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Businesses like to go where the employees are and if you are a big wig in finance, you are not likely living Louisville KY.

Not always? I sometimes wonder about this. I live in the Phoenix area working in semiconductors. We aren't (or weren't) "silicon valley" (some say we are now). We have employees from all over the world here. They came to the business, I think, more than the business located where prospective employees were. Sometimes a business is dependent on a particular location (e.g. a mining company is likely to spring up in a mining town next to a mine; and at least historically some businesses depending on being near a river for water usage and/or transporting goods and materiel; etc).

And once established, it can be difficult to relocate depending on how much hardware or infrastructure is involved.

For some reason NYC became a financial hub. Maybe because that's where the stock market first opened? Is Bentonville, AR, a retailer hub? (I don't think so...only one retailer I'm aware of headquarters there.) Restaurant chains are HQ'd all over the country (e.g. Buca di Beppo is from Orlando, McD's is in Chicago, Applebee's is Glendale (CA), etc).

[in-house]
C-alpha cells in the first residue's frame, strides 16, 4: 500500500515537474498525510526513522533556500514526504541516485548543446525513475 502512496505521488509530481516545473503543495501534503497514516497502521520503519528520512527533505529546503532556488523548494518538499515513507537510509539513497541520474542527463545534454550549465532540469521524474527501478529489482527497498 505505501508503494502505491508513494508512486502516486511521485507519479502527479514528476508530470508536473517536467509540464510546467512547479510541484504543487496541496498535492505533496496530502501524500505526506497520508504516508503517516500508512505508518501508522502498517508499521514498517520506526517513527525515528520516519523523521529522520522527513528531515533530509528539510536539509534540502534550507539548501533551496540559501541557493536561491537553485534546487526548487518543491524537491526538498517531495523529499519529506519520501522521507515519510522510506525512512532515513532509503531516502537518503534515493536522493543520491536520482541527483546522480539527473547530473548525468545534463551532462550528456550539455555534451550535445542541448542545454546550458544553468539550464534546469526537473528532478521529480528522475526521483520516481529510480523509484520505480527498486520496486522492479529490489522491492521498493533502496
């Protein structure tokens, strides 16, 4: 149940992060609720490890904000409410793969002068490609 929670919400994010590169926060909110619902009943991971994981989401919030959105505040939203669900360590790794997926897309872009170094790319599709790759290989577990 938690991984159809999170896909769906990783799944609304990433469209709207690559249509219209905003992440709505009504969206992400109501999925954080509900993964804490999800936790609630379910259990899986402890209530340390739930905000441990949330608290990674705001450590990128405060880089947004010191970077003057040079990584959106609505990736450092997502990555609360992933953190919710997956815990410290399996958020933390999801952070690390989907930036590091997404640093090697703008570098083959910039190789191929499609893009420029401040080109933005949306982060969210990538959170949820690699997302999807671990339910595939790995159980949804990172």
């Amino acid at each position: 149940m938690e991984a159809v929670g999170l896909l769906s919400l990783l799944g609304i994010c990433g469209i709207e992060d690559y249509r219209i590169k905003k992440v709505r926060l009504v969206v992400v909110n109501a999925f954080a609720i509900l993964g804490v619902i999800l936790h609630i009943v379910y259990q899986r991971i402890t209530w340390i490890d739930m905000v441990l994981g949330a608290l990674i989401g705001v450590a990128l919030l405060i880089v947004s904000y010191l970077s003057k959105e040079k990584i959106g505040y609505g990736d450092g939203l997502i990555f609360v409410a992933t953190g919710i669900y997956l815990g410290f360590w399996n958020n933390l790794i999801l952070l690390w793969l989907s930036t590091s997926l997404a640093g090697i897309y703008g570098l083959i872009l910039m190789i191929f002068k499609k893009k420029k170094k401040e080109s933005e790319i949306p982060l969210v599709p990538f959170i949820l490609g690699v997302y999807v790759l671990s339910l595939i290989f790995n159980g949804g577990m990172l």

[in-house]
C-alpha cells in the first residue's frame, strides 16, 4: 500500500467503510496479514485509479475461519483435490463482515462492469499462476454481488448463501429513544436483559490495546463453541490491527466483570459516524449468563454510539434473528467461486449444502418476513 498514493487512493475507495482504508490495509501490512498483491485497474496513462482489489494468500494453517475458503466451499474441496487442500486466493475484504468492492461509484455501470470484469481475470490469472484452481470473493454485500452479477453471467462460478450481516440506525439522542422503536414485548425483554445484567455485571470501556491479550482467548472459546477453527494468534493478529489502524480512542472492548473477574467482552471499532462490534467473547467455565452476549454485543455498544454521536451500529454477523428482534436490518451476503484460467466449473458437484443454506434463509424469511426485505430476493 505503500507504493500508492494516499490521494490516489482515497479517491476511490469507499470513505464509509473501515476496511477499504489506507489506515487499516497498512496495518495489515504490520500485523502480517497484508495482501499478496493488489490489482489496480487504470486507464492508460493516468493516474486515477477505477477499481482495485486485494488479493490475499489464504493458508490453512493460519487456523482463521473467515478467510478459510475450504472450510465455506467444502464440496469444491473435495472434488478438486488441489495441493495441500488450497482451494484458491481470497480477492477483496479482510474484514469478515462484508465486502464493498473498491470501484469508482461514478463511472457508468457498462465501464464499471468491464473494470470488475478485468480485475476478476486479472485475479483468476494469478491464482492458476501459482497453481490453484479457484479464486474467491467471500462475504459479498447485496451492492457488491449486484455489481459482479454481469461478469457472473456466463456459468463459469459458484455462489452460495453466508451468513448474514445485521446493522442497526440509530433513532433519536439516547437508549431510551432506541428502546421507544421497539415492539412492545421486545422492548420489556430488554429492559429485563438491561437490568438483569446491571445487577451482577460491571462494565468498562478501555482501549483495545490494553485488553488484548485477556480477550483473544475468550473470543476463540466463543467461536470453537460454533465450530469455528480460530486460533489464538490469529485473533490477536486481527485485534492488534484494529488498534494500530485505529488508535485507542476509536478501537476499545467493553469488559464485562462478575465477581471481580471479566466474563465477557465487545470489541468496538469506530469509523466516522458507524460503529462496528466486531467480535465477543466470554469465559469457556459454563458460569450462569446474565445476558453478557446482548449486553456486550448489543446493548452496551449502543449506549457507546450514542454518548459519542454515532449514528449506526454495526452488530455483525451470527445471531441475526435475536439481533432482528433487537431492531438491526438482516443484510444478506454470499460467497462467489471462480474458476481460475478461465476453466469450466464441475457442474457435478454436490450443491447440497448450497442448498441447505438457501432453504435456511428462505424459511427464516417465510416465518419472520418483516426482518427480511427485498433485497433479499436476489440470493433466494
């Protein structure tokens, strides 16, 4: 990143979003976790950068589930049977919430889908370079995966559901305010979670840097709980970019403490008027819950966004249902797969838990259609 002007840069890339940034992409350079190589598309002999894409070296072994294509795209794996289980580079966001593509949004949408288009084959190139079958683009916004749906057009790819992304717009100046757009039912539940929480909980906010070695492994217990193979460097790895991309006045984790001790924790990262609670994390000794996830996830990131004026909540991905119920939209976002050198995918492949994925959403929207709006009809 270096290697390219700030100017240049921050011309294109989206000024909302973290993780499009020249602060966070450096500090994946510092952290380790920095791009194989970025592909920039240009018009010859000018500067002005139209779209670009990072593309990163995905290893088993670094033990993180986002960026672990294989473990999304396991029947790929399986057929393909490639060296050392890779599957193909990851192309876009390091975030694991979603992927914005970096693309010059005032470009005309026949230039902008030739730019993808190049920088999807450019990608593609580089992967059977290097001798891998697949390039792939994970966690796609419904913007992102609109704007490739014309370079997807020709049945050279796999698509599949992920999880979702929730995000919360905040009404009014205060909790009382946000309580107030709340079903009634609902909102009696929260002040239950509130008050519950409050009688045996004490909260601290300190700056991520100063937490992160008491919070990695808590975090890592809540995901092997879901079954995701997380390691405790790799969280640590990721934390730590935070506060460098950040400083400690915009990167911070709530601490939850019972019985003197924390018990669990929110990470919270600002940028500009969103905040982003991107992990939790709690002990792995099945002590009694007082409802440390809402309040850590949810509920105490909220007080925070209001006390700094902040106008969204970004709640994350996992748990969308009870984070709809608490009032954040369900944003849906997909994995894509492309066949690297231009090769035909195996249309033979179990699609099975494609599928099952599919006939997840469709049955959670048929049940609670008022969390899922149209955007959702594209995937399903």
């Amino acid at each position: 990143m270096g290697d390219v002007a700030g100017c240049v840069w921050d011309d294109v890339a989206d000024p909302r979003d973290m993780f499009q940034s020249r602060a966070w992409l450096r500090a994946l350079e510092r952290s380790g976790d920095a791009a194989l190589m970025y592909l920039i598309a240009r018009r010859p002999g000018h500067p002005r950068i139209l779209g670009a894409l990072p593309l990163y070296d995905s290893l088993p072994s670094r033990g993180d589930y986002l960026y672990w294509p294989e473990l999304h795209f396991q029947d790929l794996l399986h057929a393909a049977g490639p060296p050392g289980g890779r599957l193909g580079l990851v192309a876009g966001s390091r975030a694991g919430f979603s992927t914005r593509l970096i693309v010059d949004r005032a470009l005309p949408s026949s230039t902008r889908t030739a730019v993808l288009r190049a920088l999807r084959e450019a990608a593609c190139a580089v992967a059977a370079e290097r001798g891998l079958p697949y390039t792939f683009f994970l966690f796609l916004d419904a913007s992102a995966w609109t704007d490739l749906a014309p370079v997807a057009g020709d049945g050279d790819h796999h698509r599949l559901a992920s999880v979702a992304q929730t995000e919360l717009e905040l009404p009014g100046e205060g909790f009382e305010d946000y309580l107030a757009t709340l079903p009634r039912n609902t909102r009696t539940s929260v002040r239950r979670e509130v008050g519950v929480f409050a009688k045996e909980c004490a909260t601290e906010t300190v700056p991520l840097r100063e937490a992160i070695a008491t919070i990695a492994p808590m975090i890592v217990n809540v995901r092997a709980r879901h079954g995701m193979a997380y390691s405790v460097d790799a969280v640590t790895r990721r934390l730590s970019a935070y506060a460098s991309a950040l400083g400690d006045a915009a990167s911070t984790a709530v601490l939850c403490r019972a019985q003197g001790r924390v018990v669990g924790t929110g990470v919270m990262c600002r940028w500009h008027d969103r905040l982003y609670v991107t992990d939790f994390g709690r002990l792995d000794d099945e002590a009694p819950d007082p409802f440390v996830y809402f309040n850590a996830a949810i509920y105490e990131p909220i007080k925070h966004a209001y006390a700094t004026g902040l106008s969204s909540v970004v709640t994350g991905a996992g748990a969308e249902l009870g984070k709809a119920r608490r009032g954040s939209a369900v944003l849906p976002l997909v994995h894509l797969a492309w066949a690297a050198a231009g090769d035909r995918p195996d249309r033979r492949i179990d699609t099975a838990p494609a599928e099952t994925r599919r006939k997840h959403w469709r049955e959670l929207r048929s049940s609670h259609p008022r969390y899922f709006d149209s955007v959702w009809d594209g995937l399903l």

It would be difficult to attract employees to some areas as they stand (Topeka?), but municipalities could invest in themselves to become attractive to employees**.

I heard a comment recently that instead of trying to HQ in NYC, Bezos should have picked some smaller town (perhaps where a mine or mill or factory has closed), and reinvigorate it with a new source of income and prosperity (i.e. their headquarters). It could employ many locals directly, and the development of supporting businesses would employ more, and additional prospective employees would be attracted from outside as the town develops parks, river walks, dining, etc.


**The San Antonio River Walk, associated shopping and dining, is one that comes to mind...I think I read Pittsburgh is reinventing itself, etc.
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